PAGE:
"I still think we'll convict him," Elizabeth declared.

"I think you probably will, too," I admitted. "Mostly because you'll be able to introduce a host of allegations against him by alluding to prior bad acts. I'll object and they'll be removed from the record but the jury will hear them. I do not think that you will convict him on the evidence you have."

"Then who do you think did it?" Elizabeth asked. She was getting angry at me.

I shook my head. I had a ready-made suspect if I went for the SODDI (Some Other Dude Did It) defense. In fact, I had two or three of them. That didn't even count the number of people would love to gain Tiny's favor by killing a man he basically put a hit out on.

But my money was resting elsewhere.

Tiny didn't appear to be suffering from his jail stay. He was smiling and laughing with a guard when he came through the door to his side of the attorney's room. There was still a glass partition between us. Too many lawyers had been caught passing contraband for it to be otherwise.

"Ben, thanks for taking my case," he said. There was a note of sincerity in his voice that threw me a bit.

"It wasn't like I was given a choice," I said. "You pretty well made sure of that, plus you got my wife kicked to the curb."

"How?" Tiny asked.

"She can't prosecute if I defend," I pointed out. The smile Tiny was wearing widened. I noticed the gold teeth in his mouth on the day I walked him into the Sheriff's Department were gone.

"I might actually get out of this!" he said. "Damn, man, I don't believe this. I was convinced that I got away with so much shit that my luck finally caught up to me. You're serious, right?"

"I'll try not to lie to you," I said. "I ask for the same from you. There are things I don't want or need to know. But if I ask you a question, I would like a truthful answer."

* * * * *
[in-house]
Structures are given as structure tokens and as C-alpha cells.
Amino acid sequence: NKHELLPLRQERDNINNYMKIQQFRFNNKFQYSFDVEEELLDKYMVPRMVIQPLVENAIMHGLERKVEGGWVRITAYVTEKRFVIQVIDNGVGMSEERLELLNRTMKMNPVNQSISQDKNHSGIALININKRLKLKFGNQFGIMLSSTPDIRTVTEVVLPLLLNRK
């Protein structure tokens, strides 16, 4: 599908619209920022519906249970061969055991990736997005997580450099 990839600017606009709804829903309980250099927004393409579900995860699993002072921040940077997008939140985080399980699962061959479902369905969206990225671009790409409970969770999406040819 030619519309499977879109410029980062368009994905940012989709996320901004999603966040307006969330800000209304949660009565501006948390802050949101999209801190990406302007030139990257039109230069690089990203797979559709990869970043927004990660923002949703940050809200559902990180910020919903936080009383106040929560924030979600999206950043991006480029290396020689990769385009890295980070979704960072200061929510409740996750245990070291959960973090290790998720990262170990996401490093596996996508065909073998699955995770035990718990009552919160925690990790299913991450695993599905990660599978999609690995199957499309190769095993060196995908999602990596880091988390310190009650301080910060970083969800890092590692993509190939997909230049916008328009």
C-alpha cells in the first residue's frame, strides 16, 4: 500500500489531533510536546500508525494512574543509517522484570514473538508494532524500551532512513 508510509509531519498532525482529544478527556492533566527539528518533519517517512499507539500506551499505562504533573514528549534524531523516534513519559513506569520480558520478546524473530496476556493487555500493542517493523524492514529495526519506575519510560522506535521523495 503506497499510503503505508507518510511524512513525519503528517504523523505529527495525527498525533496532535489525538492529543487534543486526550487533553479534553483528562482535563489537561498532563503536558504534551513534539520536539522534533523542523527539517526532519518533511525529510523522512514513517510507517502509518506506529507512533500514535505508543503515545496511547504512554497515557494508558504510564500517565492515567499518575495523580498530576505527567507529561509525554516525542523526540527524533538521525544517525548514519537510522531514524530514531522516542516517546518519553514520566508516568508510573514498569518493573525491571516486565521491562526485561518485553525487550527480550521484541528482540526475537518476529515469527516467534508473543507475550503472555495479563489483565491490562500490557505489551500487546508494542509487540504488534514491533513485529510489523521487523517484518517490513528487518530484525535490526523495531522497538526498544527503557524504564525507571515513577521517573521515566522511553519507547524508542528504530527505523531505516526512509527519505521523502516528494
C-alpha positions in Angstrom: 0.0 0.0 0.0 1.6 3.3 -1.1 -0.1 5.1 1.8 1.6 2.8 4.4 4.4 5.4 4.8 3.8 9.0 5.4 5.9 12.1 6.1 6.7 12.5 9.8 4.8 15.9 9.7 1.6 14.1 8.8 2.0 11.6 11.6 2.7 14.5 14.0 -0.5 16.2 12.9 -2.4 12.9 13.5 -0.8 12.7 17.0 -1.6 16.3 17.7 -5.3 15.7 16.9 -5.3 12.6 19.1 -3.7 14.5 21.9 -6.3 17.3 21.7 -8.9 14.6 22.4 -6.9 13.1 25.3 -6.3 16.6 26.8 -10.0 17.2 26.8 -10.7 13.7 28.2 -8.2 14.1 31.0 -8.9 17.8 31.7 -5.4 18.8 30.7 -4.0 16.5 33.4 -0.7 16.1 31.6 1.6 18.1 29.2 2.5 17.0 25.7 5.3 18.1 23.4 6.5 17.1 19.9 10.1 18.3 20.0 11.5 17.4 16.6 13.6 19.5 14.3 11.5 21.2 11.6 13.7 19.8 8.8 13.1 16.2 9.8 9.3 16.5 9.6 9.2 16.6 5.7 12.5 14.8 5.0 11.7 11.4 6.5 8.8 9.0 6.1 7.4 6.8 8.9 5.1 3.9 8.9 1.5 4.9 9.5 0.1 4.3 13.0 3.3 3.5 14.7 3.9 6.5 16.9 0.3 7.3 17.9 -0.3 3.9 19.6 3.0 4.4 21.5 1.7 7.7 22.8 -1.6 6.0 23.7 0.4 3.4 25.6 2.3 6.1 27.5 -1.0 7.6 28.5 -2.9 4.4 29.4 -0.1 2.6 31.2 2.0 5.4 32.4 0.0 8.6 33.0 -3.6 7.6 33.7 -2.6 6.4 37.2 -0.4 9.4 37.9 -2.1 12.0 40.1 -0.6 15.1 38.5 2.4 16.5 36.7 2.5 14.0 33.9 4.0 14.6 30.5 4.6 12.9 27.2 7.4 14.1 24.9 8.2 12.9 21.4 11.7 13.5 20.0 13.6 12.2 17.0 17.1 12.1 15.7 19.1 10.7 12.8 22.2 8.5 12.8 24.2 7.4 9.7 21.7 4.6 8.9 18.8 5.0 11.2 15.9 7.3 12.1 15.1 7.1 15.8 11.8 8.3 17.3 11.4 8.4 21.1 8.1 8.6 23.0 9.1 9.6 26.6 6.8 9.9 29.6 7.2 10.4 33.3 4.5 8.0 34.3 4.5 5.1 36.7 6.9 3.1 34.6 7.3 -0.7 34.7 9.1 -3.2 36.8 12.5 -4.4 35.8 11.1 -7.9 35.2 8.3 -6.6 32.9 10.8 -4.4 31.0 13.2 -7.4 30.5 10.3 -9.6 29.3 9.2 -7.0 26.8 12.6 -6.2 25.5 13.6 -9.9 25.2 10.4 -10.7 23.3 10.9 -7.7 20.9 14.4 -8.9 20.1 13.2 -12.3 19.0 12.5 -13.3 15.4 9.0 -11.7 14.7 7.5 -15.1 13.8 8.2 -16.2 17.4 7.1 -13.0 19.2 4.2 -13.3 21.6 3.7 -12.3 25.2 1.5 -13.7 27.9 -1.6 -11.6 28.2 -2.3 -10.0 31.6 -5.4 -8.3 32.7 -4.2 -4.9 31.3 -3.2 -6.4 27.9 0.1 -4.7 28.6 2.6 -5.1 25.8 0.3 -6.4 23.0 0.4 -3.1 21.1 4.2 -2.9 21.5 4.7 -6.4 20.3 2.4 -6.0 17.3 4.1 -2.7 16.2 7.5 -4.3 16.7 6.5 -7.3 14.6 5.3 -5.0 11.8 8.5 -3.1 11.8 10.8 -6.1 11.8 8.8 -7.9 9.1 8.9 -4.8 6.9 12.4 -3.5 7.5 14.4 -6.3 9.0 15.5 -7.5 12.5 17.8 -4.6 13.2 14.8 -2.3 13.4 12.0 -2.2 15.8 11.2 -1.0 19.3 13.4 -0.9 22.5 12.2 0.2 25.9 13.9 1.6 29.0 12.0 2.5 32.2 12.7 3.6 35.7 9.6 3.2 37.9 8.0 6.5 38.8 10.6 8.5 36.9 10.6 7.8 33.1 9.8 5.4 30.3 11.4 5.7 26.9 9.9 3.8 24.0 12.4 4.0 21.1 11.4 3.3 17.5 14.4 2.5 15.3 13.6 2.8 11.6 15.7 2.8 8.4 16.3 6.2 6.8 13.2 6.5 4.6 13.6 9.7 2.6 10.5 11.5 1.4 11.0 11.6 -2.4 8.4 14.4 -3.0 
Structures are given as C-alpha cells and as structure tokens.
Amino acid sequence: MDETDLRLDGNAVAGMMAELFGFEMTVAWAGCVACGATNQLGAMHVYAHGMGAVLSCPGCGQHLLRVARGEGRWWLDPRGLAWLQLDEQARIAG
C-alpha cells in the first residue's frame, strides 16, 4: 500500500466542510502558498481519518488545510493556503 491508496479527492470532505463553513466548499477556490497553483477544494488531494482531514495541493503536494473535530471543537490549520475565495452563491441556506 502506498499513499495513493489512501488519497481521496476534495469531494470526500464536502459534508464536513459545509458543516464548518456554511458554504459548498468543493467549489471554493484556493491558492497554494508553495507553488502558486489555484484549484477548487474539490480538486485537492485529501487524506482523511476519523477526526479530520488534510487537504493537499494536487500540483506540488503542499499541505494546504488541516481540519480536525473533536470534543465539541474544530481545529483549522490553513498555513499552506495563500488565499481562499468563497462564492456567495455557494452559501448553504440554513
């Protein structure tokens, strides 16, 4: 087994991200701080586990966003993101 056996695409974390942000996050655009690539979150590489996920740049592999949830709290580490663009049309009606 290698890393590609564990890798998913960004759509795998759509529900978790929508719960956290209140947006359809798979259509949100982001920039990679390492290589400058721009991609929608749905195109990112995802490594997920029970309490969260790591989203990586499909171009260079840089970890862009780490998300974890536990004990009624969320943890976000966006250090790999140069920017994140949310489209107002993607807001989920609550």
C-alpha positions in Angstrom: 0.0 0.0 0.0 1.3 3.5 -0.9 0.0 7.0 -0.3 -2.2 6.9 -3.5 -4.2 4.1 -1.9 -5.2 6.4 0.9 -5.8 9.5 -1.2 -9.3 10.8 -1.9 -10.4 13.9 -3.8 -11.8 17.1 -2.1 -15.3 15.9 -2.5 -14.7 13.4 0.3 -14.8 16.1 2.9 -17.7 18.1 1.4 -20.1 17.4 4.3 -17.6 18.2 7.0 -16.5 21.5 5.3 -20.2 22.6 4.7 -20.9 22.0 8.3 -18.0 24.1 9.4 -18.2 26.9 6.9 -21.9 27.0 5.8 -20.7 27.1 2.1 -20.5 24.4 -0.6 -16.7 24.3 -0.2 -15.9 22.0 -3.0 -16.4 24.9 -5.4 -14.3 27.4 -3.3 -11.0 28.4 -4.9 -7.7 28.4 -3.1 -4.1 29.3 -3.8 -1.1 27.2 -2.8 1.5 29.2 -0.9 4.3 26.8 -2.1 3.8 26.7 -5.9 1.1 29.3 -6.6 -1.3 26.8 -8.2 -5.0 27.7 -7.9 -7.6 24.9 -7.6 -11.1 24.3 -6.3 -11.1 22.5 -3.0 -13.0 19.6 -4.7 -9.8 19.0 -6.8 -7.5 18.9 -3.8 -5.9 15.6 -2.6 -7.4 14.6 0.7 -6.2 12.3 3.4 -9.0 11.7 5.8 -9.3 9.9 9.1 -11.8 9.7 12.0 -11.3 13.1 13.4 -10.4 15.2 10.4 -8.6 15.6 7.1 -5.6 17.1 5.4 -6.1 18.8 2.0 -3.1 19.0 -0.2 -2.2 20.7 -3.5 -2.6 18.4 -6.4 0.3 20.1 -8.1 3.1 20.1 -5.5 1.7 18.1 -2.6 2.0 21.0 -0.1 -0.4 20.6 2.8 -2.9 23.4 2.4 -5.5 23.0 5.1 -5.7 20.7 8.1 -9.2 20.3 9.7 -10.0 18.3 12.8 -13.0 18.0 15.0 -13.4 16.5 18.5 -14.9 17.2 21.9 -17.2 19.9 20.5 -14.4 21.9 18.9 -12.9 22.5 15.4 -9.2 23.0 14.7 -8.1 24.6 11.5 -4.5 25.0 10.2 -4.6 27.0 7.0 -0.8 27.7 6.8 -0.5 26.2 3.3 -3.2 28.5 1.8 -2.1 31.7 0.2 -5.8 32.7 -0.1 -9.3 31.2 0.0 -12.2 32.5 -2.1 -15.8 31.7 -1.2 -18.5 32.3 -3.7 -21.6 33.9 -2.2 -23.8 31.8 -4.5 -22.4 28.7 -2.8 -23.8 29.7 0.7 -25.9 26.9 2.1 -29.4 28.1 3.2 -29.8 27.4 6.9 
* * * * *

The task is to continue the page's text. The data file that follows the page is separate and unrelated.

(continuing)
"You got it," he said. "Really, in this case, I don't have much to hide. My lady knows to pay your fees. Don't sweat that."

"The county is paying my fees," I said. "You're classified as a pauper. And don't get too excited about Elizabeth being removed. They're bringing in a special prosecutor. She might be a bigger ball-buster than Ellie. My wife recommended her."

Tiny rolled his eyes. I'm not sure he believed there was anyone in the world worse than Elizabeth.

"Now, the first thing I need to know is where you were Friday night," I said.

"Home," he answered immediately. "I spend weekends with my kids, Guy. I do not miss that time."

"All night?" I asked.

Tiny nodded.

"You didn't run out for a pack of cigarettes or a burger from somewhere?" I asked.

"Don't smoke," Tiny said. "Bad for your health. Sure don't do that stuff around the babies. Same reason I started to drop the weight a couple of years back. I was looking at being dead before I got to see my kids grow up. Now it's a healthy diet and exercise."

There went any possible alibi witness. No jury would believe the testimony of his live-in girlfriend.

"What kind of car do you drive?" I asked.

"Land Rover," Tiny answered. "Red with gray interior. Sometimes I drive my lady's car if she has to tote all the little ones around. But mostly it's a Land Rover."

I spent a half hour with Tiny. I knew about the same as I did with I entered: Nothing concrete. I decided to leave him with something to chew on.

"Mr. Huntley," I began before he interrupted.

"I'd like it if you called me Dez," he said. "The people I trust all call me that."

I nodded.

"OK, Dez," I tried, "I'm going to be straight with you. I don't believe you did this. But I also firmly believe you will be convicted of it – if I am your attorney. I have not practiced criminal law in many years and, despite what the state says, I do not believe I am qualified to try a capital case. Actually, I do not believe I am even qualified to try a jaywalking case. To that end, I've asked Judge Valasick to give you a second bite of the apple. Monday morning she is going to give you a second chance to pick an attorney to represent you. I hope you will spend the next couple of days thinking seriously about the quality of representation you might receive from me – not because I won't try my best for you but because my best might not be very damned good."

Dez Huntley looked at me for a long minute through the glass. I didn't look away as much as I wanted to. Finally he nodded.

"Ben, I like you," he said. "I don't like many folks and I can't think of any I like who's white. I don't like lawyers in general. Cops stay bought."

He gestured to the area where we sat.